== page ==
Certainly my psychological mindedness and training got me to the point of understanding the factors that account for some of my parents behaviour; their relationship with their parents, their childhoods, their traumas, their dreams. I truly believe that at any given point in time, any given person is just doing the best they can, with what they have. I apply this principle to people who are considered some of the hardest people to understand – people who are addicted to drugs – so its only fair I would extend the same kindness to my parents. Having said that, they still irritate me, I still am hypersensitive and overly reactive at times to what I perceive as provocation. Although, I have learnt that this is less about others, especially my parents where this experience is most salient, and much more about me and my sadhana (discipline of routine spiritual practice). My karma means I chose my parents. And they chose me. I continue to choose them as my first and most beloved gurus. Although some days it is easier than others, I humbly bow and give offerings to my gurus, my parents. I give thanks to my parents for birthing me into the world, this time 25 years ago. I thank them for allowing me to experience the beauty and the ugliness of life. My parents, were the gurus that were near, every day they nurtured and cared for me and in doing so allowed me the opportunity to have a lot of opportunity. I had the opportunity to find Jivamukti yoga and in doing so, the opportunity to resolve my karma’s through yoga practices. I have the opportunity, as we all do, to experience the enlightenment principle (or God) that is operating around me and within me at all times, the guru that is beyond the beyond.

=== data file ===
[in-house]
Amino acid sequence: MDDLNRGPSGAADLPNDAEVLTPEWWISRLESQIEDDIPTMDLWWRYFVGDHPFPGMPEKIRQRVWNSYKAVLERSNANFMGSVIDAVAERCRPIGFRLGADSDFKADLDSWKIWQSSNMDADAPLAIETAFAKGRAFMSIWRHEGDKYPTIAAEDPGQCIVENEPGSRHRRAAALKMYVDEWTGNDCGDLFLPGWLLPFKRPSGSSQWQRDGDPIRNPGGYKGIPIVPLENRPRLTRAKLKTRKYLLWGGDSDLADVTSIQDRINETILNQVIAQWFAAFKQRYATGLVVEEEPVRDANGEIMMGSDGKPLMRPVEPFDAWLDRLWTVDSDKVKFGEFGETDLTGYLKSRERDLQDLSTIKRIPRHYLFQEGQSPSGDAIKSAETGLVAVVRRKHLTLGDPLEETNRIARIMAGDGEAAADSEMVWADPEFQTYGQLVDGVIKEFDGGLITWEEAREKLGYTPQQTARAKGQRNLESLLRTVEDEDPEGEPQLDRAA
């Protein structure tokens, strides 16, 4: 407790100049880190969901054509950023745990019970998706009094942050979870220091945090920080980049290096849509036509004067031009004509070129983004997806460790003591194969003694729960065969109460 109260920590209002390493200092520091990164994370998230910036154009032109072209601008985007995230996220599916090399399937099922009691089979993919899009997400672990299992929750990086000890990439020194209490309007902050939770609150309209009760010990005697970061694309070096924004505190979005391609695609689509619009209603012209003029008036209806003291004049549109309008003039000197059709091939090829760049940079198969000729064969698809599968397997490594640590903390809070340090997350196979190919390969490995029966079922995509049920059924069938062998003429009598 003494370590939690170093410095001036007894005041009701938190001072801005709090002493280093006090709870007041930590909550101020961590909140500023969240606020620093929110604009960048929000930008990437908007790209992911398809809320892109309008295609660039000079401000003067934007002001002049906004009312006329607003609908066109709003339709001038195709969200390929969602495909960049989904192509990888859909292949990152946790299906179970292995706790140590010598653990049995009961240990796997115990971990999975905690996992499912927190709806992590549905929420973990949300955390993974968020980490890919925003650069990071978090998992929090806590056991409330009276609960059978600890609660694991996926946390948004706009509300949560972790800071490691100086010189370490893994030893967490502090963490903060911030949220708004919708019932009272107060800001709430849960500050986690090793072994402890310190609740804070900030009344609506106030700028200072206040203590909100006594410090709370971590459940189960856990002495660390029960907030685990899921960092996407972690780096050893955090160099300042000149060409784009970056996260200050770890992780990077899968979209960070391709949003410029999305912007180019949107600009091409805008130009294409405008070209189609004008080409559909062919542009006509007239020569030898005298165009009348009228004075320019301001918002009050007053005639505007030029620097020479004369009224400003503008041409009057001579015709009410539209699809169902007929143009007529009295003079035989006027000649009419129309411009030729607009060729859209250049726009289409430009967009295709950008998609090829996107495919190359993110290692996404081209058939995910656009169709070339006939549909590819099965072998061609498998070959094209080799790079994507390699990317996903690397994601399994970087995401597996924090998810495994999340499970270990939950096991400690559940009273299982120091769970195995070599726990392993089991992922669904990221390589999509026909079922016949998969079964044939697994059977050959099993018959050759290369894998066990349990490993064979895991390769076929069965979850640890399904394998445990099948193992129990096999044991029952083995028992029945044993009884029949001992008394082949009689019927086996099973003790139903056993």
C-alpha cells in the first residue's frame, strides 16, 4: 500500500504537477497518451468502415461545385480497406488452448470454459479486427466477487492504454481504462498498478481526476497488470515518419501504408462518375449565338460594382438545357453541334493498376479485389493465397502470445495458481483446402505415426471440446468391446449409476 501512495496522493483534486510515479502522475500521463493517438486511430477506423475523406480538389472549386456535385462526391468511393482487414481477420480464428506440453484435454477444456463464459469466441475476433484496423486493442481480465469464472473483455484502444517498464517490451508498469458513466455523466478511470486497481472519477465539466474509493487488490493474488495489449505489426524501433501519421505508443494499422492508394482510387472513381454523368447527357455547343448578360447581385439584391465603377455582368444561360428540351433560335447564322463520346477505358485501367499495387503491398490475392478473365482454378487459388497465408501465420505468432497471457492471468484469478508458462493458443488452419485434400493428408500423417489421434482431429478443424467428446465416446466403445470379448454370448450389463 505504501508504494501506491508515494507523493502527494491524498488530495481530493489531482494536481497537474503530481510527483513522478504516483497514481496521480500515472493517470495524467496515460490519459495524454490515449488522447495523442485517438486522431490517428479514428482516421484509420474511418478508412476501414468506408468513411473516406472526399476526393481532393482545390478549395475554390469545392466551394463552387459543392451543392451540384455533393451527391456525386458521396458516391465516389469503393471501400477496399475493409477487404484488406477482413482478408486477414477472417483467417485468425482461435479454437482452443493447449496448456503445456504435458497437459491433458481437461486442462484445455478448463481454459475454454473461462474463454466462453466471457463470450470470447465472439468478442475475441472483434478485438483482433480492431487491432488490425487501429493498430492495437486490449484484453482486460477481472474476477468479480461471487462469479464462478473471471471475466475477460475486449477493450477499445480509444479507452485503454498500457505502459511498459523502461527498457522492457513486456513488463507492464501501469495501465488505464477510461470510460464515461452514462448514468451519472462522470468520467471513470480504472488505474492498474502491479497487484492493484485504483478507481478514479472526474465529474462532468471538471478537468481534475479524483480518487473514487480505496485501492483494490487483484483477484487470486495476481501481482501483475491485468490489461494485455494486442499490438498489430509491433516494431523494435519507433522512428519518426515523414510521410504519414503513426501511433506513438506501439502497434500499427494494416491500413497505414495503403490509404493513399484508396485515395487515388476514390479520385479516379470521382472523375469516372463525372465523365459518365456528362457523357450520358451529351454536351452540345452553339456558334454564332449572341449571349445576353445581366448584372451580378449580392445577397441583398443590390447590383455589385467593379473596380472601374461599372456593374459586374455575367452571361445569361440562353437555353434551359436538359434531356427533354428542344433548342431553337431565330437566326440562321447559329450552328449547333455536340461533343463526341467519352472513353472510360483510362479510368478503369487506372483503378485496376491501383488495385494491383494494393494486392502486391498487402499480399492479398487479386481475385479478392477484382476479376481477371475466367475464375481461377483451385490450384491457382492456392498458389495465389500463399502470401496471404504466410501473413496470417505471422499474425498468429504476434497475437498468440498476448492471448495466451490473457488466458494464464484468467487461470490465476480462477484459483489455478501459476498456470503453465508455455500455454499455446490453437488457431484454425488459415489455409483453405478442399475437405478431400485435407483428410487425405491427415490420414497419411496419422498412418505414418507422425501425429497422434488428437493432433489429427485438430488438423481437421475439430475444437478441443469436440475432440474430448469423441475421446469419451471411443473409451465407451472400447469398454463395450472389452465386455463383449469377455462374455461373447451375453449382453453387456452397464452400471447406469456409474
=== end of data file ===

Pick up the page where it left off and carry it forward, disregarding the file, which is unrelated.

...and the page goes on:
You chose exactly the perfect parents that your soul needed to experience for your spiritual and personal development. If we love our parents, we don’t have to say anything; our love is enough, and when they pass away, the love will continue, and there will be no regrets. Michael Franti gives us this beautiful contemplation:

Your father is just an ordinary guy who fell in love.

Blessings,

Meg x

My Jivamukti Satsang

Sat-sangatve nissangatvam nissangatve nirmohatvam

Nirmohatve nishchala-tattvam nishchala-tattve jivanmuktih

Bhaja govindam bhaja govindam bhaja govindam mudha-mate

Good and virtuous company gives rise to non-attachment. From non-attachment comes freedom from delusion. With freedom from delusion, one feels the changeless reality. Experiencing that changeless reality, one attains liberation in this life. I-AM is the ocean of awareness. Realizing this, one feels, ‘I am not the body and mind, although I have a body and mind.’ Realize Govinda, realize Govinda in your heart, O wise one! – Shri Adi Shankaracharya from Carpata-Panjarik

You are the company you keep. Although I always knew this it became especially apparent to me during my recent yoga teacher training. Jivamukti yoga is a global tribe of spiritual seekers, being part of this community benefits our own personal studies, practice and raises our vibration personally and as a collective. I’m so inspired by the Jivamuktas in my life, I thought I’d share some of their amazing work with you so you can become part of the satsang if you’re not already. And what better place to start than with the cofounders.

Sharon Gannon, affectionately known as Padma (translates to flower), is forthcoming about what her intentions were in founding a yoga method, which was to create another platform for vegan activism. I was blessed to be trained by Padma during my teacher training, she is passionate about people understanding karma, chakras and other ancient laws and wisdom. She inspires me everyday.